Corporate Governance And Earnings Management Practices: Moderating Role Of Audit Committees

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Anam Iqbal (Corresponding author) , Dr. Ashurov Sharofiddin , Zahid Farooq , Dr. Salman Ahmad Khan , Fatima bilal , Dr. Malik Kamran , Sana ur rehman


Purpose- This paper investigates whether effective corporate governance eradicates the accrual earnings management practices while using the audit committee as moderating variable.

Design/methodology/approach– The data set consists of 1644 shariah-compliant non-financial firm-year observations from Hijrah Shariah Index Malaysia over the period 2008 to 2019. This study uses a two-step system generalize method of moment (2SYS-GMM) estimation techniques in which moderate variables are added into the model afterwards and earning management is measured from the modified jones model.  

Findings- Study findings verified that corporate governance mechanisms significantly constrain the practices of earnings management. The findings highlight that board size, board independence, board meetings, non-existence of a CEO duality plays a significant role to curb the practices of accrual earnings management. Moreover, the moderating effect of the audit committee size and the member's independence of the audit committee also has statistical negative and significantly assists in reducing the earning management activities in Shariah-compliant non-financial firms of Malaysia.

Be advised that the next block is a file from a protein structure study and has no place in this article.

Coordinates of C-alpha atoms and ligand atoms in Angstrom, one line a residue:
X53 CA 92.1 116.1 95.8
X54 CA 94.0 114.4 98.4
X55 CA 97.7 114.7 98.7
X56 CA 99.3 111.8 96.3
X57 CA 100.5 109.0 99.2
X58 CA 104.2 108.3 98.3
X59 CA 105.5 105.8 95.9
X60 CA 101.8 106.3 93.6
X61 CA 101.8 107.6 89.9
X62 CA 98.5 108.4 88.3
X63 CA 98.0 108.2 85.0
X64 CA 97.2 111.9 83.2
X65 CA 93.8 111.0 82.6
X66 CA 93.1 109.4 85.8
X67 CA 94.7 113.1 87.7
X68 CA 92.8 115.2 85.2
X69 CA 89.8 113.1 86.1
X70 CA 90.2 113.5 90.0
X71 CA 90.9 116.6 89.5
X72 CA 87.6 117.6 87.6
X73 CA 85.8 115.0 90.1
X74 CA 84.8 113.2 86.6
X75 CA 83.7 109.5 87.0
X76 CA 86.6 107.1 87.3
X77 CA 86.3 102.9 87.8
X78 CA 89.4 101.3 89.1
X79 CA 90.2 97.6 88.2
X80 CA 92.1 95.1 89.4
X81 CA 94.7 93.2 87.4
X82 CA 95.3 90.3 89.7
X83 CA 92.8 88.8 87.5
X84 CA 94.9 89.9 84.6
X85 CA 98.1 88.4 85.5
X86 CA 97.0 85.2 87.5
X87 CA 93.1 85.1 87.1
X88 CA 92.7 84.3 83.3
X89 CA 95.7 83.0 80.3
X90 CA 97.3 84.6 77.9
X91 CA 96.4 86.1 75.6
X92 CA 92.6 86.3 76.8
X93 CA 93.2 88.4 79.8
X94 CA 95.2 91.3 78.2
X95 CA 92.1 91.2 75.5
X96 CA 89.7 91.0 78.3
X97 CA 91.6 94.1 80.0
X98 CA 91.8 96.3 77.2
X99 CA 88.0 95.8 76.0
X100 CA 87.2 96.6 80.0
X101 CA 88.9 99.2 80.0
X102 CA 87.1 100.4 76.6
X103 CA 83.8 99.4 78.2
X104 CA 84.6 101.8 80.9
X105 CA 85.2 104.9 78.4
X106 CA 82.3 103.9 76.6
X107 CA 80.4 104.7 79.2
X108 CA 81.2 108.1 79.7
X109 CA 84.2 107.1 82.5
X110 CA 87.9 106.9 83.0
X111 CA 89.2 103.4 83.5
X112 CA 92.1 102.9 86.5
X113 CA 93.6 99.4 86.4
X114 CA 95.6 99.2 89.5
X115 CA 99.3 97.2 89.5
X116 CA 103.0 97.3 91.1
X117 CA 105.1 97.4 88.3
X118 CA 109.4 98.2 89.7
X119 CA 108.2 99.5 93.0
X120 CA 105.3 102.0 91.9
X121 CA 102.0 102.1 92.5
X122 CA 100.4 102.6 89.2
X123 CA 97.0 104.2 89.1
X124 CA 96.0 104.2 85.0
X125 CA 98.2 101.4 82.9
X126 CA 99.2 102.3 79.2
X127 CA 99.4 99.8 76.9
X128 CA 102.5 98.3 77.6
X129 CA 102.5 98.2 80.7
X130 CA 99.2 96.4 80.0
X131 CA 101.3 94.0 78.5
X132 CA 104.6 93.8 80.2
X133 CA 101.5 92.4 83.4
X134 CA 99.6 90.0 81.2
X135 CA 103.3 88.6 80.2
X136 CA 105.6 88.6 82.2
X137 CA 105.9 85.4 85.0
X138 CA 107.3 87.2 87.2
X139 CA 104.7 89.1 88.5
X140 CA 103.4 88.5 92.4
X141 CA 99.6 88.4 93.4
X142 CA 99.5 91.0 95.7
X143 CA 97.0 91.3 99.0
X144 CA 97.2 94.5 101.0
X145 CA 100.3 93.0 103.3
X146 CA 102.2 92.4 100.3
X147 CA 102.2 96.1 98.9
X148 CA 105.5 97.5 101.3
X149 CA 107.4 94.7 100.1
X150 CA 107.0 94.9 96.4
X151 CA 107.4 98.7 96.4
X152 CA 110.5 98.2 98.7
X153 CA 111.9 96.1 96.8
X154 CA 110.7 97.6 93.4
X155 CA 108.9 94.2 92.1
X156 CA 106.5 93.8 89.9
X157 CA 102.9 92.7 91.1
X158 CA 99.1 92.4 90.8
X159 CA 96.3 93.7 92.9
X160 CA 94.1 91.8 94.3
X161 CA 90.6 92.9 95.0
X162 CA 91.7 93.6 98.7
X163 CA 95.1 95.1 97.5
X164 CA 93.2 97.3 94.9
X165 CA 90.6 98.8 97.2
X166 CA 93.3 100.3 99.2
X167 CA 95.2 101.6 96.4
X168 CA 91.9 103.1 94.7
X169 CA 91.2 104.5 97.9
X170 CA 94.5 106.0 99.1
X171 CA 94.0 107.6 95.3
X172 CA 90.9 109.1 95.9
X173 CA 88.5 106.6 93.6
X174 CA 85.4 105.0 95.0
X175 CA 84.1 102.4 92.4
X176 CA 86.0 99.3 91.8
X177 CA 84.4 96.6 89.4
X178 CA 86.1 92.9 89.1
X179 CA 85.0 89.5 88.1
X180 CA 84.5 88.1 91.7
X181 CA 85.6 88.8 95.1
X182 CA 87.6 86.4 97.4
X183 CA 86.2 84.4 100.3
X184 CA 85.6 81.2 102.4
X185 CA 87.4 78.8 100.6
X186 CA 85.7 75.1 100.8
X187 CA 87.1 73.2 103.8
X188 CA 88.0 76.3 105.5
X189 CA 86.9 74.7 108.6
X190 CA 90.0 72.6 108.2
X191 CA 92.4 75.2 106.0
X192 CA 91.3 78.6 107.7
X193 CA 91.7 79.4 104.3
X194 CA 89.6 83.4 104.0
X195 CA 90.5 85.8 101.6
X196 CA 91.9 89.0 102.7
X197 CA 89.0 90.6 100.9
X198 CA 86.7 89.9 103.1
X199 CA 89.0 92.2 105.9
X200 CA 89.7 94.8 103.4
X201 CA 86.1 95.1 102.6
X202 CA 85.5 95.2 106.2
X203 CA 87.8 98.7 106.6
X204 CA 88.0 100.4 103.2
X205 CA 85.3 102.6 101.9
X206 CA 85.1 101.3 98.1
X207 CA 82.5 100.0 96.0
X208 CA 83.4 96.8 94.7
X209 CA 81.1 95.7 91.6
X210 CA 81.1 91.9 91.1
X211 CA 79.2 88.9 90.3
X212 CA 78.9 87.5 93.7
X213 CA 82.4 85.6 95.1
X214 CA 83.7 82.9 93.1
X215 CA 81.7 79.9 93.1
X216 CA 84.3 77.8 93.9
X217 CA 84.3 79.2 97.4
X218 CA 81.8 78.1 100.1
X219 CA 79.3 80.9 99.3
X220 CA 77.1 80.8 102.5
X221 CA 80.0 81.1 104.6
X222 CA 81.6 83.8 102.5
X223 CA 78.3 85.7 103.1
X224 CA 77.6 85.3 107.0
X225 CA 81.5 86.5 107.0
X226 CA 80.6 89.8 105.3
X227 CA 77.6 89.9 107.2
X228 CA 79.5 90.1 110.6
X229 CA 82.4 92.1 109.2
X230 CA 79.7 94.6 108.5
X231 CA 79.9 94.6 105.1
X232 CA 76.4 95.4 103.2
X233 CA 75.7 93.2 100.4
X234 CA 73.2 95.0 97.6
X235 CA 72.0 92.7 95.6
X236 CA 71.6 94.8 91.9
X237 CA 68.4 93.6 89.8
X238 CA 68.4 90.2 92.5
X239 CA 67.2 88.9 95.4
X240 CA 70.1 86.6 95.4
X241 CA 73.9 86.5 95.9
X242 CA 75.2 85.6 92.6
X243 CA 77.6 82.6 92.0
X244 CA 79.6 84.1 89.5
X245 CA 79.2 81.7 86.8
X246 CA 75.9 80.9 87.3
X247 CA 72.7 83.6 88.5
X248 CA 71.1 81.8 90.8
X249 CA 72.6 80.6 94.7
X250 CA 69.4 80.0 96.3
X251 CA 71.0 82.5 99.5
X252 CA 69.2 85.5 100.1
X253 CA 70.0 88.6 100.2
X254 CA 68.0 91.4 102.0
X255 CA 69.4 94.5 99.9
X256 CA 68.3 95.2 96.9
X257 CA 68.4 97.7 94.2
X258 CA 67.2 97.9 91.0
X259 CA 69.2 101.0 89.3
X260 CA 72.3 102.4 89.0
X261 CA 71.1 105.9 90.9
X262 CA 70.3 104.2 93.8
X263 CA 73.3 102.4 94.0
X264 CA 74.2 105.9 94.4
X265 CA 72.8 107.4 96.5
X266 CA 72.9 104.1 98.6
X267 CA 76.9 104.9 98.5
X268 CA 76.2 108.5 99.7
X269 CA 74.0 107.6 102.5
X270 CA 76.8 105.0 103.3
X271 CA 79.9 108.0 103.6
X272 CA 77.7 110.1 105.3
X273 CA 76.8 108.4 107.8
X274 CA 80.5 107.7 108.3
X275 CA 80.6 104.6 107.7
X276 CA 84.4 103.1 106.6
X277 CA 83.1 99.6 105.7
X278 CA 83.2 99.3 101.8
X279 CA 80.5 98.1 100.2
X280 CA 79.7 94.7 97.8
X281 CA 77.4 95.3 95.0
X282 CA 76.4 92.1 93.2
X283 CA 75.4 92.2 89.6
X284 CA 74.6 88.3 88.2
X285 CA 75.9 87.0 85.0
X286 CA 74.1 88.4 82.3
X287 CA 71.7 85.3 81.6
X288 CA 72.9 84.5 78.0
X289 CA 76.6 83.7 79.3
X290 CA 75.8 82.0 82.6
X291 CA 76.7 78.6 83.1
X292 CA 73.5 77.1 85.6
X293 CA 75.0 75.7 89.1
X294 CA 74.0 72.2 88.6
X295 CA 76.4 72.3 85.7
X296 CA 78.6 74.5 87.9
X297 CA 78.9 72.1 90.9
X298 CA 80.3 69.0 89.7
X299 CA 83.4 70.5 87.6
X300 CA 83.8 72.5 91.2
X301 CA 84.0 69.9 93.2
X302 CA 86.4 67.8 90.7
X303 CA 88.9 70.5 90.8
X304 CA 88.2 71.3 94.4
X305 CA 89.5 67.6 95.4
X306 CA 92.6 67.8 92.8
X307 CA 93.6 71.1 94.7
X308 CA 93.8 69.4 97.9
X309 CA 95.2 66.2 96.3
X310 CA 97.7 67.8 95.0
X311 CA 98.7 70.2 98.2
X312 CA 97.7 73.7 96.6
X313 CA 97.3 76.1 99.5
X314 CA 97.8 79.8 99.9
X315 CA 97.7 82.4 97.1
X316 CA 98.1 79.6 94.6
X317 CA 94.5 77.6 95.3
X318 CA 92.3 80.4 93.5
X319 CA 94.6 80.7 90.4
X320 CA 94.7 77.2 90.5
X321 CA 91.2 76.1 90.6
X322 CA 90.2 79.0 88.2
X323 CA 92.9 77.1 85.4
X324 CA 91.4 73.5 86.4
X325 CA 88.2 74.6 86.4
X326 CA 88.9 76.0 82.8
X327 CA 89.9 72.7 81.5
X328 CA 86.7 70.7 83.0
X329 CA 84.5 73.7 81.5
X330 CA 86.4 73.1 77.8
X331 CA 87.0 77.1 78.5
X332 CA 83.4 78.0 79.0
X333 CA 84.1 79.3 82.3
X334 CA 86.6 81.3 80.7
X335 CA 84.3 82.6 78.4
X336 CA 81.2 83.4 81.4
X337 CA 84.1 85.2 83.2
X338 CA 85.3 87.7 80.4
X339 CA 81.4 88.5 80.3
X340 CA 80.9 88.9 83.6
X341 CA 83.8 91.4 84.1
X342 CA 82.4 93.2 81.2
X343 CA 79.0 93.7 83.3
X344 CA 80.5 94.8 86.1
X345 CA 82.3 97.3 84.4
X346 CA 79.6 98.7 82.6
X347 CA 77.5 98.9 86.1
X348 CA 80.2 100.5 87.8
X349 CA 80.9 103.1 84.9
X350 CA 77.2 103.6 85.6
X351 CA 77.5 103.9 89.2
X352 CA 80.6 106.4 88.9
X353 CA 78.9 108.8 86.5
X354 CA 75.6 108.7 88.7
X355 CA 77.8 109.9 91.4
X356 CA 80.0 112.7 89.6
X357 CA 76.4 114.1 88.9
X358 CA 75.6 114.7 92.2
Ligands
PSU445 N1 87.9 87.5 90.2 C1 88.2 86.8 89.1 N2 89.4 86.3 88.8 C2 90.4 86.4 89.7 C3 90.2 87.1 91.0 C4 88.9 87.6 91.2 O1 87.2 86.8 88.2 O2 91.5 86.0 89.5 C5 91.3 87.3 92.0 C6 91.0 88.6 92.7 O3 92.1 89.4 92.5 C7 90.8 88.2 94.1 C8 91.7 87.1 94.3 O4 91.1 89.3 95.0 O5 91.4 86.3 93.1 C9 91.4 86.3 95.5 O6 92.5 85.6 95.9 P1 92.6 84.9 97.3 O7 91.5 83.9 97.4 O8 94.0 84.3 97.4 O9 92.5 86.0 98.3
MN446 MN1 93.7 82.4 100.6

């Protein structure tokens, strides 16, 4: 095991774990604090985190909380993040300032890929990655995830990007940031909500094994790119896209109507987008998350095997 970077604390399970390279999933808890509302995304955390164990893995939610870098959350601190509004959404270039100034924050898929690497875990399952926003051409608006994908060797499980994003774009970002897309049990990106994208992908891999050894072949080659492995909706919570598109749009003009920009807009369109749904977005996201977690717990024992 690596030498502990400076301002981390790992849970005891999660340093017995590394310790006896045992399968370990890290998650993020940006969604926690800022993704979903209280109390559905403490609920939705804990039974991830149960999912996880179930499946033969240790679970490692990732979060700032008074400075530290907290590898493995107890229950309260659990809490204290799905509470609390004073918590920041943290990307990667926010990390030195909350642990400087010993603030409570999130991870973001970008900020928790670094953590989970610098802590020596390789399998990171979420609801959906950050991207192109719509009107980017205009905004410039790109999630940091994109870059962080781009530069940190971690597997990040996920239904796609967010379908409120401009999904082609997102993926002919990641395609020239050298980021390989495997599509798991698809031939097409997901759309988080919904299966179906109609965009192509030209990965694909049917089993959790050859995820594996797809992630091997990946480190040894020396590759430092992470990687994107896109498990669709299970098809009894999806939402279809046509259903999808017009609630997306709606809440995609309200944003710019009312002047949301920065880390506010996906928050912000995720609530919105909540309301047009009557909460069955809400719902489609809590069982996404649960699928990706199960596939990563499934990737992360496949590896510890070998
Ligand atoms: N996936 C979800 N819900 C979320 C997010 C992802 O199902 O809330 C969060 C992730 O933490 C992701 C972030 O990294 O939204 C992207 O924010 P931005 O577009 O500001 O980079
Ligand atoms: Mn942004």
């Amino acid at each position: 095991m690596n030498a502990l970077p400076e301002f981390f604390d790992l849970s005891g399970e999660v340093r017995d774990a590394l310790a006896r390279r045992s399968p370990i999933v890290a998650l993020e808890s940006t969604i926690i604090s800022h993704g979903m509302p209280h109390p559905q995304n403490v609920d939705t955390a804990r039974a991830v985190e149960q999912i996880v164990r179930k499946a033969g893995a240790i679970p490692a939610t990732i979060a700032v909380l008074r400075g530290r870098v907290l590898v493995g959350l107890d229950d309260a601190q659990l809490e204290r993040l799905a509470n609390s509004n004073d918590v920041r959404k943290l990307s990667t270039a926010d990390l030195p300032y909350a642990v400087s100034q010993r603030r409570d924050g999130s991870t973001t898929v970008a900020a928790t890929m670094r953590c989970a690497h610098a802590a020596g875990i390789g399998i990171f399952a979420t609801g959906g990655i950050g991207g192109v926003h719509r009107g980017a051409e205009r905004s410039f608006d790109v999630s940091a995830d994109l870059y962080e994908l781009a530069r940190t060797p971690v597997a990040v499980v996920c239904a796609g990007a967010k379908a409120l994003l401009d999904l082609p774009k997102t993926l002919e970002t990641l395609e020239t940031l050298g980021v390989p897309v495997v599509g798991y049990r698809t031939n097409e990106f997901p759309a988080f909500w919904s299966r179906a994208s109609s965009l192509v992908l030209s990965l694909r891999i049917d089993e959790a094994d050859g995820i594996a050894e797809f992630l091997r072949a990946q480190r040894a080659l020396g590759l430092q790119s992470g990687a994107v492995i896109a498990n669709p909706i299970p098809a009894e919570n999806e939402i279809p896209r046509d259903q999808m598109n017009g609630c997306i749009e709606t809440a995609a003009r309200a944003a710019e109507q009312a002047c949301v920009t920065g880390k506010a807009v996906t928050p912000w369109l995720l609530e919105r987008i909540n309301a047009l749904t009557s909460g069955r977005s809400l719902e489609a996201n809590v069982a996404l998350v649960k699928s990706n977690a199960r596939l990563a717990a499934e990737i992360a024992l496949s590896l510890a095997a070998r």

Research implications– Policymakers and regulators can use the study's findings to strengthen the board of directors' oversight responsibilities to increase corporate accountability and transparency and maintain shareholders' interests.

Originality/value – This study is distinctive on the grounds it explores the issue linking inward pressures from the owners and outer obligations from the investors regarding earning management phenomena. Previous studies, both locally and globally, had neither developed nor empirically tested the proposed model.

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